2     Dr Chombo has warned my staff that if they try to stop the Youth from evicting me, he will send in the Black Boots to beat them UP. Dr Chombo clearly believes that he is above the law and can issue instructions to the Police Force which are unlawful. He expects the Police Force to uphold his instruction and not the letter of the Law.
3    Dr Chombo has indicated that he intends to settle the old people of the community on my farm but that my staff are not to leave until they are paid their wages and benefits. There seems to be no provisions for my staff after I have been evicted.
There are clear INJUSTICES here:
a    Both my staff and their families and my family and myself would prefer to continue farming. The families of my workforce have at their disposal a clinic, schooling and job security and they have a permanent roof over their heads. We do not wish to be illegally evicted from our homes. My staff do not  require retrenchment as we currently farm legally. 
b   It is of background interest to note that this farm, in The Sunday Mail of 2 June 2002, was allocated to Mrs B Chanetsa, National Registration Number 63-439411-F, the wife of the Mashonaland West Governor, Mr Peter Chanetsa as well as to M Mudukuti, National Registration Number 63-640588-B with address P O Box 25 Ruwa. By re-allocating the farm to a different group of people, Dr Chombo is overriding the Ministry of Lands decision to allocate the farm to the above mentioned people, albeit this has now been rendered illegal by the cancelling of acquisition orders.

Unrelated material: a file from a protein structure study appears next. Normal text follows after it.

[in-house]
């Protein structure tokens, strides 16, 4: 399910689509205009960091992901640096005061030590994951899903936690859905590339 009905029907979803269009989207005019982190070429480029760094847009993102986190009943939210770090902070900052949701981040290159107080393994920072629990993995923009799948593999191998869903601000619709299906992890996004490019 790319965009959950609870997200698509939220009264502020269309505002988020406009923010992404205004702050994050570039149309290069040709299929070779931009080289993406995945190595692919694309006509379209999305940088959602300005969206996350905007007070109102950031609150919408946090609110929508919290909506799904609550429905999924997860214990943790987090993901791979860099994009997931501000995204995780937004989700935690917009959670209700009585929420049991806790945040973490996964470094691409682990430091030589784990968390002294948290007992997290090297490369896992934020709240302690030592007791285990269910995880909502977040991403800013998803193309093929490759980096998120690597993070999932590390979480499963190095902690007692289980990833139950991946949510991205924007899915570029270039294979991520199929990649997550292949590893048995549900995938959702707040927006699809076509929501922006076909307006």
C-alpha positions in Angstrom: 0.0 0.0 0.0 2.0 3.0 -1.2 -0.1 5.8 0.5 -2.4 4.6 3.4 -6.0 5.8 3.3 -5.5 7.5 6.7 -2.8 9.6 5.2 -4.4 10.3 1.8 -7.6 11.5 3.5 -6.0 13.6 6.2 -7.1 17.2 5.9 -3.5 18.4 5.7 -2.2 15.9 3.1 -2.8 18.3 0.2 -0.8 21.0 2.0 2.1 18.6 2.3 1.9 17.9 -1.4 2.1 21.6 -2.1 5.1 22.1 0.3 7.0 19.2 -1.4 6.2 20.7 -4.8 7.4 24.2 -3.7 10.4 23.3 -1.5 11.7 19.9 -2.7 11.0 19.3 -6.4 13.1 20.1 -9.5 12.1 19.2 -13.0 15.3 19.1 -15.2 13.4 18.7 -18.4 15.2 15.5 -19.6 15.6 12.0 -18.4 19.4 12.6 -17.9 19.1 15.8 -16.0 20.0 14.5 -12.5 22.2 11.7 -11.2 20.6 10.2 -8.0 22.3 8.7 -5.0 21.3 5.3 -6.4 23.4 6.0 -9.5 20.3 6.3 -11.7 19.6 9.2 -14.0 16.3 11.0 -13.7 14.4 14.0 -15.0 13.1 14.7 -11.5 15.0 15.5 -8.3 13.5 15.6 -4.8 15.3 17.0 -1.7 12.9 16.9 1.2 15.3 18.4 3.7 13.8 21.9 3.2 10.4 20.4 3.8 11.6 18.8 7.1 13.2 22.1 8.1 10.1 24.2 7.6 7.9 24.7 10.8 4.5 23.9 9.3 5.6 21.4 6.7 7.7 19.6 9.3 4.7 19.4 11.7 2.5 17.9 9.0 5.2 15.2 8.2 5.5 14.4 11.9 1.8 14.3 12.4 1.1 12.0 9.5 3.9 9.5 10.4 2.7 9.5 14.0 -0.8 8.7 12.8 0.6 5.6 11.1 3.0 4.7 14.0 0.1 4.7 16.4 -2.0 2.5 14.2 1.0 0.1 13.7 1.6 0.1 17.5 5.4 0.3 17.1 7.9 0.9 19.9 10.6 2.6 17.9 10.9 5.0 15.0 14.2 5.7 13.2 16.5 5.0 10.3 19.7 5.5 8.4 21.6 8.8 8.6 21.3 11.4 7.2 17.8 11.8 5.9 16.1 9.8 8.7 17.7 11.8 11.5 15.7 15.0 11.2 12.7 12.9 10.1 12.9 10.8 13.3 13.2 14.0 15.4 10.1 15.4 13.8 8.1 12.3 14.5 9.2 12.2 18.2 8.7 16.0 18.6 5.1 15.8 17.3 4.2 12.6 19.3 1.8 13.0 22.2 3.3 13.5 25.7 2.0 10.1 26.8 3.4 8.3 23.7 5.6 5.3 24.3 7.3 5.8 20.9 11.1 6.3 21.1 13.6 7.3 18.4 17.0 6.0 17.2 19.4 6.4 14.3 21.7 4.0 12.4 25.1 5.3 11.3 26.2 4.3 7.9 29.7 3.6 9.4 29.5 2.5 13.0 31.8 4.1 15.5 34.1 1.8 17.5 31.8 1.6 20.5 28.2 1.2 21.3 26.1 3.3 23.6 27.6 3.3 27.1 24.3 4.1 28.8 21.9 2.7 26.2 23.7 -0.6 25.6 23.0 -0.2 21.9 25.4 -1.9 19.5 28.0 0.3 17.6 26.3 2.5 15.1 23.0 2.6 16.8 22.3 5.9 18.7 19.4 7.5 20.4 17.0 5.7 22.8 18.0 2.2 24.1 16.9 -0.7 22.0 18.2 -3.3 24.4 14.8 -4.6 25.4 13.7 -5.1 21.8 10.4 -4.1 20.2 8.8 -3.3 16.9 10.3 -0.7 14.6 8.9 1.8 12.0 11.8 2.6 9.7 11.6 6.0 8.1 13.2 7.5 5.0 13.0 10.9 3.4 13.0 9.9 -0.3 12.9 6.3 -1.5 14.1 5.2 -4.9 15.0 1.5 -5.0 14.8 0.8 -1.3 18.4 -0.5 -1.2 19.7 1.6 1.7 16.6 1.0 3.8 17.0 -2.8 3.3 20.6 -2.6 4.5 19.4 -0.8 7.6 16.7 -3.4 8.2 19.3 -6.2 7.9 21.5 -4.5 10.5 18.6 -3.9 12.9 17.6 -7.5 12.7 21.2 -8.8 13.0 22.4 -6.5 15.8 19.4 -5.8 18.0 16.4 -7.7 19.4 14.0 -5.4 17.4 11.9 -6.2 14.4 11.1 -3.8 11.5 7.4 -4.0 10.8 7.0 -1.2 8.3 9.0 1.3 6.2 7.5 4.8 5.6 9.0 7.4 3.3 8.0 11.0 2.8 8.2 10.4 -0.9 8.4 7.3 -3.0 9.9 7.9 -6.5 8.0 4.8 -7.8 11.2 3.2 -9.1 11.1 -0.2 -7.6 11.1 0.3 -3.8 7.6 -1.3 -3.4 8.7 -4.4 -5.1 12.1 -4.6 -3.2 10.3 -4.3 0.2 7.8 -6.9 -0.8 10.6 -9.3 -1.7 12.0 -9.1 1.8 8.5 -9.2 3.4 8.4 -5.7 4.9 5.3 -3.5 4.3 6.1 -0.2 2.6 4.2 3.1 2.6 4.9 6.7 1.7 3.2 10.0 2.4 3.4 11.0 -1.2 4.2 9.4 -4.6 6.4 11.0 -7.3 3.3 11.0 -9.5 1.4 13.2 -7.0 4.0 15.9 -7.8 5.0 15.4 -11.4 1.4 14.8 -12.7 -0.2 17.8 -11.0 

c   In the event that Dr Chombo does not wish to overrule the Ministry of Lands decision, he HAS mislead his constituents into believing that he intends to help them obtain land.
I plead for your help in bringing this issue to a JUST conclusion and to help me ensure that my as possible 340 staff, myself and our families are allowed to keep our jobs, our homes and our lives intact. I also ask that this matter be publicised as widely as possible as we firmly believe that Dr Chombo cannot remain above the law for ever!
Yours sincerely
TEL: 0667-354
Cell: 091-229144
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Daily News

      Farmer, workers' trial for public violence continues

      7/15/02 8:56:19 AM (GMT +2)

      Staff Reporter

      The trial of Norton farmer James Sinclair and two workers, who are
facing charges of public violence, enters its fourth day today at the Harare
Magistrates' Court, with nine State witnesses having given evidence before
the court adjourned last Thursday afternoon.

      Sinclair's co-accused Zenedias Kasekera, a security guard, and Masimba
Gwanzura, a farm worker, have all pleaded not guilty before regional
magistrate Leonard Chitunhu.

      Phildah Muzofa and Vivian Mandizvidza, for the State, alleged that the
three, with nine others still at large, attacked 37 settlers on Sinclair's
Serui Source Farm with clubs, axes, spears, iron bars and sticks on 12 June

      The settlers are claiming that property worth an estimated $1 967 000
was either looted or destroyed when the alleged attackers torched their